In the old days, about 3 years ago, when a manager wanted information, he/she’d sent a request to the IT department. In a few days or weeks, the manager would have the information needed for decision-making. Some businesses still do data analytics this way. But, according to a recent survey by Intel,
… speed is key to delivering successful big data analytics. Speed is not just a challenge with how quickly data is being generated, but it is also a matter of how quickly it can be accessed, analyzed and acted upon to have a clear impact on real-time (or near-real-time) decision-making and business responsiveness.
What used to take weeks, now must happen at the speed of light — real-time analytics.
For example, WellPoint, a health benefit company, found that it could take up to 72 hours to respond to a doctor’s urgent request for coverage of a treatment. In an effort to slash that time, the company implemented a system that quickly correlates clinical research, patient data, and clinical practice guidelines to expedite the pre-approval process on doctors’ requests. The new system generates hypotheses and uses evidence-based learning to score recommendations on a confidence scale so nurses are given the best options for each patient in a matter of seconds, not hours or days. By shortening the approval time for treatments, WellPoint is reducing costs, improving service, and, most importantly, singling out the most appropriate treatment for each patient. – by Information Week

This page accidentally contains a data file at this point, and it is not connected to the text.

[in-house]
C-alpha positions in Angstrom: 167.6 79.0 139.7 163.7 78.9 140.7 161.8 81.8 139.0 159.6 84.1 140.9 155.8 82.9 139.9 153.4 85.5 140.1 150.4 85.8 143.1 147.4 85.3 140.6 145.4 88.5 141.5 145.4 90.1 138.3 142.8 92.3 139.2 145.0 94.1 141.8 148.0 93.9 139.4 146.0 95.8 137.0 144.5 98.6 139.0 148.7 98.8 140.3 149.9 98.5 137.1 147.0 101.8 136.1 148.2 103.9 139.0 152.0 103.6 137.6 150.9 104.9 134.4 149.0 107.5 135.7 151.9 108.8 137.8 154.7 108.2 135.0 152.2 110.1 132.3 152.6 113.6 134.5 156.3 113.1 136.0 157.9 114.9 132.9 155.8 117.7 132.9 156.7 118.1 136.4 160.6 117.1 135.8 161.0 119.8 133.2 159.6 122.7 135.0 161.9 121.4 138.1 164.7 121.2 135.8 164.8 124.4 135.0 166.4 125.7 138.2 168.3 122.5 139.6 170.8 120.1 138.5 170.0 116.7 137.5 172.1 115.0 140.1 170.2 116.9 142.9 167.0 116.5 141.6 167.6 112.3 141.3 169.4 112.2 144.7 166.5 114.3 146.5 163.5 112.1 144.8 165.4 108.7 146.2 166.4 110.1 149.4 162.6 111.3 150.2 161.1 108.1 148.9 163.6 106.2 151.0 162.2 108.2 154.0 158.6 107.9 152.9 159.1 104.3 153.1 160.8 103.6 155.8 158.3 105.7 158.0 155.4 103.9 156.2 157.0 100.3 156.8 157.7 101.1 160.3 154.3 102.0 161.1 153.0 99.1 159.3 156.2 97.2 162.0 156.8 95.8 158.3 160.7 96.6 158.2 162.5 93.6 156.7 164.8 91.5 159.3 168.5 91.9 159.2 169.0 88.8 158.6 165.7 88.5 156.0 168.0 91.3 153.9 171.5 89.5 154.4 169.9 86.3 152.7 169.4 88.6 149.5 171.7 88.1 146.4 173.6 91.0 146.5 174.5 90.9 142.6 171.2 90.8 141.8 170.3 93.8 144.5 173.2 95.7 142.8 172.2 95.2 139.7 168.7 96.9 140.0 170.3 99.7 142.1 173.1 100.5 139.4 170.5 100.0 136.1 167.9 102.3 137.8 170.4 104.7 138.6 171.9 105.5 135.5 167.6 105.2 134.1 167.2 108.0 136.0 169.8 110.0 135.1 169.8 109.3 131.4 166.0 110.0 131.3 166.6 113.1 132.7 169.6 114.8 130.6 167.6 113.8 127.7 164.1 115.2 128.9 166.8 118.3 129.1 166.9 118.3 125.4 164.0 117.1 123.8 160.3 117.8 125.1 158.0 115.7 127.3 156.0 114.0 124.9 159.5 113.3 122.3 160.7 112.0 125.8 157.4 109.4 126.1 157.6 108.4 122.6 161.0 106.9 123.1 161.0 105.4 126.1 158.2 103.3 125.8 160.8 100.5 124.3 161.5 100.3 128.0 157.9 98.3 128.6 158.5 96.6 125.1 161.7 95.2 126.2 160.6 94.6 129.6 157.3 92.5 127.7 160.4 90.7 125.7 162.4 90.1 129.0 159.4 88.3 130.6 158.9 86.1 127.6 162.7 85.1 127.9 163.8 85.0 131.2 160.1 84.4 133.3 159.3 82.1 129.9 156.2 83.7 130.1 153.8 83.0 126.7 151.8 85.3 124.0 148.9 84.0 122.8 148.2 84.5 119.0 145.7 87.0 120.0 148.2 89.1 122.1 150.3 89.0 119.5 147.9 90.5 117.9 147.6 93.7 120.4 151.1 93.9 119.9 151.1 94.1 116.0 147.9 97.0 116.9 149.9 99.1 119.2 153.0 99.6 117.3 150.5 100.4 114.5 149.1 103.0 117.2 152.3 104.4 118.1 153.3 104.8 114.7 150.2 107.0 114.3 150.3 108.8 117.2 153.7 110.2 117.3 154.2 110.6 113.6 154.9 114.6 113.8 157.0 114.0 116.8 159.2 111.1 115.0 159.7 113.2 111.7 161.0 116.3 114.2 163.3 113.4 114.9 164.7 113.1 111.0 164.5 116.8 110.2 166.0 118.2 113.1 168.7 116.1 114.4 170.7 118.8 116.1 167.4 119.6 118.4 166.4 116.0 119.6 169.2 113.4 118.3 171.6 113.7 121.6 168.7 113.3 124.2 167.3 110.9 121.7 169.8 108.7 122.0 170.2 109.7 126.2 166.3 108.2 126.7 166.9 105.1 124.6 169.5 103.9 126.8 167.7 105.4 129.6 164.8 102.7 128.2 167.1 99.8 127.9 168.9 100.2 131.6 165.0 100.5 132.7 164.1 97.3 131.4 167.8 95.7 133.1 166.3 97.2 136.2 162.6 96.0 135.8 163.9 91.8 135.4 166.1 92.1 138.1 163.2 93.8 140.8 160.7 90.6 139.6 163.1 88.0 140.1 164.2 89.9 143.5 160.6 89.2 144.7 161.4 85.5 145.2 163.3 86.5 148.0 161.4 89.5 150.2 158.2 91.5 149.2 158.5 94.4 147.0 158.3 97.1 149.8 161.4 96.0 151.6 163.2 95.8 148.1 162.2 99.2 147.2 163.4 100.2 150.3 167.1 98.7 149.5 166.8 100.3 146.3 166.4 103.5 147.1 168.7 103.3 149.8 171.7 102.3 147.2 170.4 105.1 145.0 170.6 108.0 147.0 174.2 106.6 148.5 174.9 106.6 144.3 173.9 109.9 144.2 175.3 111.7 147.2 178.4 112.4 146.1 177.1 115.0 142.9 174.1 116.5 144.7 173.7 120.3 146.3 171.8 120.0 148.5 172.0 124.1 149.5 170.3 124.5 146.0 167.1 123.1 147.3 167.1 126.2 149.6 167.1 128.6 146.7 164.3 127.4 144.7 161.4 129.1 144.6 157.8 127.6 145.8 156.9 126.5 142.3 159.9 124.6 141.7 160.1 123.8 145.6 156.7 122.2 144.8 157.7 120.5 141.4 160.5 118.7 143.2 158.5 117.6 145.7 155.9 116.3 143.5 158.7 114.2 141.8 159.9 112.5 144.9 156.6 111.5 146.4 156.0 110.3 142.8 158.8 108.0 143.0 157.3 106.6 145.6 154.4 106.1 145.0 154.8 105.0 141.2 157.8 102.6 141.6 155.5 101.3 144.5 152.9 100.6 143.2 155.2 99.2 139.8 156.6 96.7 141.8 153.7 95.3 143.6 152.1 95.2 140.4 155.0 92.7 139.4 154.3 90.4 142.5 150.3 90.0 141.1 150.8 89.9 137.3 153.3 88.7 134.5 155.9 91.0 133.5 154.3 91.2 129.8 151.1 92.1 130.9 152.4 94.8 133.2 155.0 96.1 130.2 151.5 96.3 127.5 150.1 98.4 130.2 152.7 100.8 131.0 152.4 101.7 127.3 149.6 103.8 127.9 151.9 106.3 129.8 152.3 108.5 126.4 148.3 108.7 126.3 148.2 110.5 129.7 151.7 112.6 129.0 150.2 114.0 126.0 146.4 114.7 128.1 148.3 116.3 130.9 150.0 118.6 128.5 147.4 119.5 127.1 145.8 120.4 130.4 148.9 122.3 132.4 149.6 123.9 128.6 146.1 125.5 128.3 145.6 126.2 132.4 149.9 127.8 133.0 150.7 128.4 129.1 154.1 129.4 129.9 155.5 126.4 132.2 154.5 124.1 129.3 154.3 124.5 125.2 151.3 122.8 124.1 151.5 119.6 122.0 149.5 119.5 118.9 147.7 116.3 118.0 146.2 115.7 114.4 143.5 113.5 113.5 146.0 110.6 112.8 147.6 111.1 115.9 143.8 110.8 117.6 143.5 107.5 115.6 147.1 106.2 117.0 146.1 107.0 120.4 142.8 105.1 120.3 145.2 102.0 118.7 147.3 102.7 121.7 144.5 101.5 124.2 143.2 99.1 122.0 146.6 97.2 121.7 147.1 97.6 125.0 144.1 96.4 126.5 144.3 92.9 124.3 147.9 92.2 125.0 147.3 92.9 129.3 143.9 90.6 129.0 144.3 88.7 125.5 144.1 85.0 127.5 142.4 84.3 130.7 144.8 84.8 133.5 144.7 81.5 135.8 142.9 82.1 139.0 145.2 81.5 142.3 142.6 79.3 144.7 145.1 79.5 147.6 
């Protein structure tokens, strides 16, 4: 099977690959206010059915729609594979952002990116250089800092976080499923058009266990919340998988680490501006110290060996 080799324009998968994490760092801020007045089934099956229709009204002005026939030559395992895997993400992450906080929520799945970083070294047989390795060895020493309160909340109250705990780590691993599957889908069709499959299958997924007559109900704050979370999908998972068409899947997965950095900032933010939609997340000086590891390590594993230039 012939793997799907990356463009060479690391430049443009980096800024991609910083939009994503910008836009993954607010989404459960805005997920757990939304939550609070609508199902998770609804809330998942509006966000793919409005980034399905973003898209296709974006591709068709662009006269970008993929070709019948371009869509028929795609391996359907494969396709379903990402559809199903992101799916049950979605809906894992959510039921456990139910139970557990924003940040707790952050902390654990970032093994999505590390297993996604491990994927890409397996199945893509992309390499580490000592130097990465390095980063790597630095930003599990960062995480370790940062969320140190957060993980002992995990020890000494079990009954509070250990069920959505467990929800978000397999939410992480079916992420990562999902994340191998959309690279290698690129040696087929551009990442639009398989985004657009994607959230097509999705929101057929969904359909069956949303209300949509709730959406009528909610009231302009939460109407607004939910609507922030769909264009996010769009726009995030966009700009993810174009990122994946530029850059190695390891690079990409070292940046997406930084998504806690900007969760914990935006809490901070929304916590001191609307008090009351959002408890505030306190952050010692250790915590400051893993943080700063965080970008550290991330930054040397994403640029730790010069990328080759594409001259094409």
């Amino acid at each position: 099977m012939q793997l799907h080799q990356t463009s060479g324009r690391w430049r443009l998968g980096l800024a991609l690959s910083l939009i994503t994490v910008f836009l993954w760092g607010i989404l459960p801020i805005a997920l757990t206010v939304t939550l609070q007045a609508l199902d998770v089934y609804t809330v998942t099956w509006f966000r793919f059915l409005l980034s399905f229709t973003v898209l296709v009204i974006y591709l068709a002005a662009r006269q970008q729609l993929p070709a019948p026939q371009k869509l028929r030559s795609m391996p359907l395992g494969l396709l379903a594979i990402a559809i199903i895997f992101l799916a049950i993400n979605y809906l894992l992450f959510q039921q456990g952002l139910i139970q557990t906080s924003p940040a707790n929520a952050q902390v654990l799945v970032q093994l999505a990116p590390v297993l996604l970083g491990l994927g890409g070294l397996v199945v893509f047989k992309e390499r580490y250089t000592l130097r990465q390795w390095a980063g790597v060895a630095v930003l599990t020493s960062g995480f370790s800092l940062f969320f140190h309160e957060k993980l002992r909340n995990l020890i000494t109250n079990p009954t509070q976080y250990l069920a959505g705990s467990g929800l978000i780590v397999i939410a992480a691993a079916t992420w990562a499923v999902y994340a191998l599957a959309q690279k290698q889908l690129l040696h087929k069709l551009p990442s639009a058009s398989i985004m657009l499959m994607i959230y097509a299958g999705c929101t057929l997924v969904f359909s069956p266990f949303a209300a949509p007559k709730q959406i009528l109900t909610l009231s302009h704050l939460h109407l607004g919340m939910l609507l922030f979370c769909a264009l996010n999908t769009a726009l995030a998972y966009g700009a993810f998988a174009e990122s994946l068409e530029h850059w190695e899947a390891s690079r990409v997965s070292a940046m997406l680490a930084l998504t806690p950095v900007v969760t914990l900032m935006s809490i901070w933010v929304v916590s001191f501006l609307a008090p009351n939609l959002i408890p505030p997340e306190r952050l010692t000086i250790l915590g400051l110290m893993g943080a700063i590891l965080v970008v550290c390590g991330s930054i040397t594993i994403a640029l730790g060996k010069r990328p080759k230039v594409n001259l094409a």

Data analytics at the speed of light
While IT professionals tend to point to legacy systems as the big bottlenecks in providing real-time analytics, the impact of technology is dwarfed by cultural impediments. You can buy new and better stuff, making a cultural shift is like moving the Great Wall.
Here are the true impediments to doing data analytics at the speed of light:
- bloated bureaucracies
- faith in the technology behind the “black box”
- decentralization of the information function
- investments in highly skilled analysts and managers
- internal politics
Let’s take a look at these 1 at a time.
1. Bloated bureaucracies
Requiring managers to get buy-in from multiple layers of managers for decisions slows the process to a crawl. It doesn’t matter how fast you acquire data and process it into usable insights, if the decision approval process takes days.
If you don’t trust managers and analysts, then you’ve hired the wrong people. Get rid of them and hire employees you can trust. Then push authority down so these managers can make data-driven decisions. Provide oversight, not a roadblock.
I find that businesses too often view hiring skilled employees as a cost rather than an investment. We’ll talk about this later.
2. Faith in black boxes
Often, managers lack the understanding to place faith in the results coming from a “black box”. So, instead of making data-driven decisions, they make decisions based on their own instincts or place their faith in how it’s always been done.
A survey by IBM found 63% of businesses across 70 countries who invested to improve their data analytics saw positive ROI within 1 year and 69% of companies focused on improving the speed of data insights got positive returns. Hence, data-driven decision-making outperforms every other type of decision-making for most companies. Companies like Amazon and Google who are the poster children for data analytics, nearly every decision is data-based and these firms see much higher returns for their investment.
Two things are increasingly likely over the next few years:
- The ROI difference between firms using data analytics and those not will increase significantly
- Data analytics complexity will make it harder for managers to understand the mechanics of what’s happening within the decision-support system. As machine learning and other algorithm based analytics tools arise, intuition won’t aid understanding how they work